SVS urges members to take part in compensation survey—and bolster results

Keith Calligaro

Organizers behind an SVS-commissioned financial compensation survey are calling on more members to fill out the short list of questions so that they can break a key 20% response-rate target and begin to publish data gleaned from participants. Any member completing the survey can learn the results, but the goal is to inform the entire membership of the results, they emphasized. 

Keith Calligaro, MD, chair of the SVS Compensation Task Force that developed the survey, highlighted the potential value of the data the survey is designed to produce: robust demographic statistics around vascular surgeon salaries and employment conditions. Calligaro also sought to allay confidentiality concerns expressed by some members related to the information they provide in the survey, which is being carried out in partnership with Phairify, a medical profession-focused data collection platform. 

“Over the last few years, many SVS members have noted that when vascular surgeons apply for a job somewhere—whether after completing a fellowship or a mid-career move—they are not sure what to expect in terms of financial compensation. This survey will help in terms of dealing with future employers, what to expect and maybe even what to ask for,” he explained. 

“We want to emphasize this is confidential information. There is no way anyone can find out which individual is filling out the survey. That’s been one concern we have heard about. People are concerned their responses will somehow be public information, which is not true.” 

The point of the survey is to ask questions in key areas around annual salaries, Calligaro said. “What is your annual salary? How old are you? Salaries might vary on age. How many years have you been in clinical practice? Do you identify as a man or a woman? Where do you work? If you work in Philadelphia, do you get paid less or more than if you work in a small hospital in Iowa? 

“There are about 25 questions, which are very basic and preliminary. We also created templates for those wishing to learn more about particular issues, such as being on call or serving as a medicolegal expert. If you fill out that template, you get access to the results.”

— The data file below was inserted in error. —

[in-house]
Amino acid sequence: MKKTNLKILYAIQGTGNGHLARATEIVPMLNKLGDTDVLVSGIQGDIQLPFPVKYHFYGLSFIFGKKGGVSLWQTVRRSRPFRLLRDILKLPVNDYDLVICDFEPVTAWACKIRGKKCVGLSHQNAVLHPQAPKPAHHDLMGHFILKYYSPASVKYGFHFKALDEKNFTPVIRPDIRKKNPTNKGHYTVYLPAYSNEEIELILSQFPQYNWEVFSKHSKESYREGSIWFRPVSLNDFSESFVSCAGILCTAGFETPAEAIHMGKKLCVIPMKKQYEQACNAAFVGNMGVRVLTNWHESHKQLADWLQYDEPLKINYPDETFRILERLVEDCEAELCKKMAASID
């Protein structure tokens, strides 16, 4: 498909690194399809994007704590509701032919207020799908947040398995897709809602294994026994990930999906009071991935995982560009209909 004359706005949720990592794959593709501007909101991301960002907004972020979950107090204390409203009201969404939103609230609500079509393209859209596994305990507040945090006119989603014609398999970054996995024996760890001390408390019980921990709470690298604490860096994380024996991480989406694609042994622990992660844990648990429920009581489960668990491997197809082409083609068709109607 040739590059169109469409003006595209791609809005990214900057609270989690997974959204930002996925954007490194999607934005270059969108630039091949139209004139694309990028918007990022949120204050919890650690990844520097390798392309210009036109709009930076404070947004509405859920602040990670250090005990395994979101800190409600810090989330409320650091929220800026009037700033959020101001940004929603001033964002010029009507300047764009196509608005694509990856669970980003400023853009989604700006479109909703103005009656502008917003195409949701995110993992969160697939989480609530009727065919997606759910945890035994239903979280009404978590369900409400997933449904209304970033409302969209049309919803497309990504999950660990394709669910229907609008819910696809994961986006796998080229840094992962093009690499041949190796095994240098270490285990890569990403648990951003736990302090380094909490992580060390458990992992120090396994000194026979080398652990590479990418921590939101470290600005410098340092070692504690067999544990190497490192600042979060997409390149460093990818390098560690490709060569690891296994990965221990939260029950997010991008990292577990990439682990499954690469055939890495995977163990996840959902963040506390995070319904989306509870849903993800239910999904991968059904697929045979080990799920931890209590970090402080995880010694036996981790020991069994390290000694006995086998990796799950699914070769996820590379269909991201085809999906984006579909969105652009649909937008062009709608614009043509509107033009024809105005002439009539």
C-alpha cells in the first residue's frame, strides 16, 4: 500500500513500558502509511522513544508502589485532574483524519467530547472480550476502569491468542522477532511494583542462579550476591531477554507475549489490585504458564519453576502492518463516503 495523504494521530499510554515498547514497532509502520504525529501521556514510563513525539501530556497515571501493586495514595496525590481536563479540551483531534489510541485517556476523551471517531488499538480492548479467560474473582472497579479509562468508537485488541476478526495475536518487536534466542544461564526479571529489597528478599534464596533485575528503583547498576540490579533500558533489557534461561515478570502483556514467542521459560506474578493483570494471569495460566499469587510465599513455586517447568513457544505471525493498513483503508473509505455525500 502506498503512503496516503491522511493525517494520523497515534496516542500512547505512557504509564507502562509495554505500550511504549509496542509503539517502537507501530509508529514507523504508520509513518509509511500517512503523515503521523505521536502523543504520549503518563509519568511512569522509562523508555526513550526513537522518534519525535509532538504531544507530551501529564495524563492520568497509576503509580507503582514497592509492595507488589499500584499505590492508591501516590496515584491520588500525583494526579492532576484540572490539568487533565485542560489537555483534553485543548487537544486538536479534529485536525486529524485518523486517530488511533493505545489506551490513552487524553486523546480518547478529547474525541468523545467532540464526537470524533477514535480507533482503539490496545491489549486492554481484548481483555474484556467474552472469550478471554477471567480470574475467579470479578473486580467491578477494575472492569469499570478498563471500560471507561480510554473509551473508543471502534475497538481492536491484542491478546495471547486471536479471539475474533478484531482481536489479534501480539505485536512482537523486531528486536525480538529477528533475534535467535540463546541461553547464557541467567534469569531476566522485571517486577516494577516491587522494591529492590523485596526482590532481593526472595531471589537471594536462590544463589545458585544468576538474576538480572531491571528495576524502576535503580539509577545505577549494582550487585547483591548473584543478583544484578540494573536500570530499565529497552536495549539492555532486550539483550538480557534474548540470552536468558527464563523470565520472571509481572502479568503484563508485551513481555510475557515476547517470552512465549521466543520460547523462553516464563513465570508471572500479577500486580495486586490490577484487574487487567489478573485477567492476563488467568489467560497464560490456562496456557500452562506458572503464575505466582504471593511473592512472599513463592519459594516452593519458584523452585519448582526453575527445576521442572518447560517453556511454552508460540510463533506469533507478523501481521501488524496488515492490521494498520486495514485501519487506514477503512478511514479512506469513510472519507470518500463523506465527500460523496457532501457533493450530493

The crux is this, continued Calligaro: “Twenty percent of the members have to fill out the survey before we can publish anything and allow all members to know the results.” 

In essence, in order for the SVS to publish any type of results, a 20% completion rate is required for scientific validity in the publication environment—and filling out the list of questions should take no longer than 10–15 minutes, Calligaro added. 

Phairify is working on the logistics to have office hours available to help each individual completing the survey access the data, the SVS pointed out. Once the process is ready, the Society will make an announcement. 

“Our members get inundated with surveys, and we understand that,” Calligaro said. “However, the latest figure we have is that only 10% of members have completed the survey, and we’re trying to build that up to at least 20%. If so, then I see the number of participants exploding because then we can start showing the results to all of the members.” 

The survey was launched at VAM 2023, which took place at National Harbor, Maryland, in June. Members can participate by visiting 

Members of the Compensation Task Force include Calligaro as chair; Bernadette Aulivola, MD; Ali Azizzadeh, MD; Sara Duson, MD; Geetha Jeyabalan, MD; Judith Lin, MD; Joseph Lombardi, MD; Dan McDevitt, MD; Richard Powell, MD; Matthew Smeds, MD; Mark Kristiansen, co-founder and CEO at Phairify; G. Randall Green, MD, of Phairify; Reva Bhushan, SVS director of clinical guidelines and quality practice; Carrie McGraw, SVS manager of quality improvement and practice; and Jim Wadzinski, SVS assistant executive director. 


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